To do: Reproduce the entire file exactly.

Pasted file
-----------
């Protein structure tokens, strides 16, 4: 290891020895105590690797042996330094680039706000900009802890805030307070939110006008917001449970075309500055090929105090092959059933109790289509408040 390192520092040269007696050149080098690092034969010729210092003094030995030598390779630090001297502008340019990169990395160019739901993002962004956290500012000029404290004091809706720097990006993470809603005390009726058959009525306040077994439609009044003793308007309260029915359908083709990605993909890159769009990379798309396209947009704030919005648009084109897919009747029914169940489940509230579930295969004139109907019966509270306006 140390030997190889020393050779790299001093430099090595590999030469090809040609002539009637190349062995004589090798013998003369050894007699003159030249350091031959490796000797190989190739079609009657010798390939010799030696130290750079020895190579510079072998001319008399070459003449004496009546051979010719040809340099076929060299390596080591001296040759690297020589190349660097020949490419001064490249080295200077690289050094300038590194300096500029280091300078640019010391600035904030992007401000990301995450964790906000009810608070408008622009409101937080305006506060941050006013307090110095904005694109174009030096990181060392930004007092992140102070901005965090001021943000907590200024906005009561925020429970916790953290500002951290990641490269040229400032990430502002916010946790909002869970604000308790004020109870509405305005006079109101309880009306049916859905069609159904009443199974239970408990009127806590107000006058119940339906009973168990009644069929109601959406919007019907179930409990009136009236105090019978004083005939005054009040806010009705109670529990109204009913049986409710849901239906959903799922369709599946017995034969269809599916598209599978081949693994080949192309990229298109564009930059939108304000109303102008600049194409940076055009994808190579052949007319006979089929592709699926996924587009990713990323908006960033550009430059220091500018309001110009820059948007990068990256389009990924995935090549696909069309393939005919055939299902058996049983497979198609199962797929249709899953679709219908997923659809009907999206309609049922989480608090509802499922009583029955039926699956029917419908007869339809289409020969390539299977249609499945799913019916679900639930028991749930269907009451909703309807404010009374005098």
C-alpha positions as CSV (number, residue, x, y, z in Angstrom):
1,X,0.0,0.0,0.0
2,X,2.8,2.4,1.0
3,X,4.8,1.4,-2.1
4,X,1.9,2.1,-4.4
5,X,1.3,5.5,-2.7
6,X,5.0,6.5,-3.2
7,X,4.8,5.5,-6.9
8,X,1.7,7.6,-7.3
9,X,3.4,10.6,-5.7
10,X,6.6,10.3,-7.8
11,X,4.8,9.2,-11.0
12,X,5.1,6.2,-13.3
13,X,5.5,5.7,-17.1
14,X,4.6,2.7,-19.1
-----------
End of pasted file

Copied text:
């Protein structure tokens, strides 16, 4: 290891020895105590690797042996330094680039706000900009802890805030307070939110006008917001449970075309500055090929105090092959059933109790289509408040 390192520092040269007696050149080098690092034969010729210092003094030995030598390779630090001297502008340019990169990395160019739901993002962004956290500012000029404290004091809706720097990006993470809603005390009726058959009525306040077994439609009044003793308007309260029915359908083709990605993909890159769009990379798309396209947009704030919005648009084109897919009747029914169940489940509230579930295969004139109907019966509270306006 140390030997190889020393050779790299001093430099090595590999030469090809040609002539009637190349062995004589090798013998003369050894007699003159030249350091031959490796000797190989190739079609009657010798390939010799030696130290750079020895190579510079072998001319008399070459003449004496009546051979010719040809340099076929060299390596080591001296040759690297020589190349660097020949490419001064490249080295200077690289050094300038590194300096500029280091300078640019010391600035904030992007401000990301995450964790906000009810608070408008622009409101937080305006506060941050006013307090110095904005694109174009030096990181060392930004007092992140102070901005965090001021943000907590200024906005009561925020429970916790953290500002951290990641490269040229400032990430502002916010946790909002869970604000308790004020109870509405305005006079109101309880009306049916859905069609159904009443199974239970408990009127806590107000006058119940339906009973168990009644069929109601959406919007019907179930409990009136009236105090019978004083005939005054009040806010009705109670529990109204009913049986409710849901239906959903799922369709599946017995034969269809599916598209599978081949693994080949192309990229298109564009930059939108304000109303102008600049194409940076055009994808190579052949007319006979089929592709699926996924587009990713990323908006960033550009430059220091500018309001110009820059948007990068990256389009990924995935090549696909069309393939005919055939299902058996049983497979198609199962797929249709899953679709219908997923659809009907999206309609049922989480608090509802499922009583029955039926699956029917419908007869339809289409020969390539299977249609499945799913019916679900639930028991749930269907009451909703309807404010009374005098």
C-alpha positions as CSV (number, residue, x, y, z in Angstrom):
1,X,0.0,0.0,0.0
2,X,2.8,2.4,1.0
3,X,4.8,1.4,-2.1
4,X,1.9,2.1,-4.4
5,X,1.3,5.5,-2.7
6,X,5.0,6.5,-3.2
7,X,4.8,5.5,-6.9
8,X,1.7,7.6,-7.3
9,X,3.4,10.6,-5.7
10,X,6.6,10.3,-7.8
11,X,4.8,9.2,-11.0
12,X,5.1,6.2,-13.3
13,X,5.5,5.7,-17.1
14,X,4.6,2.7,-19.1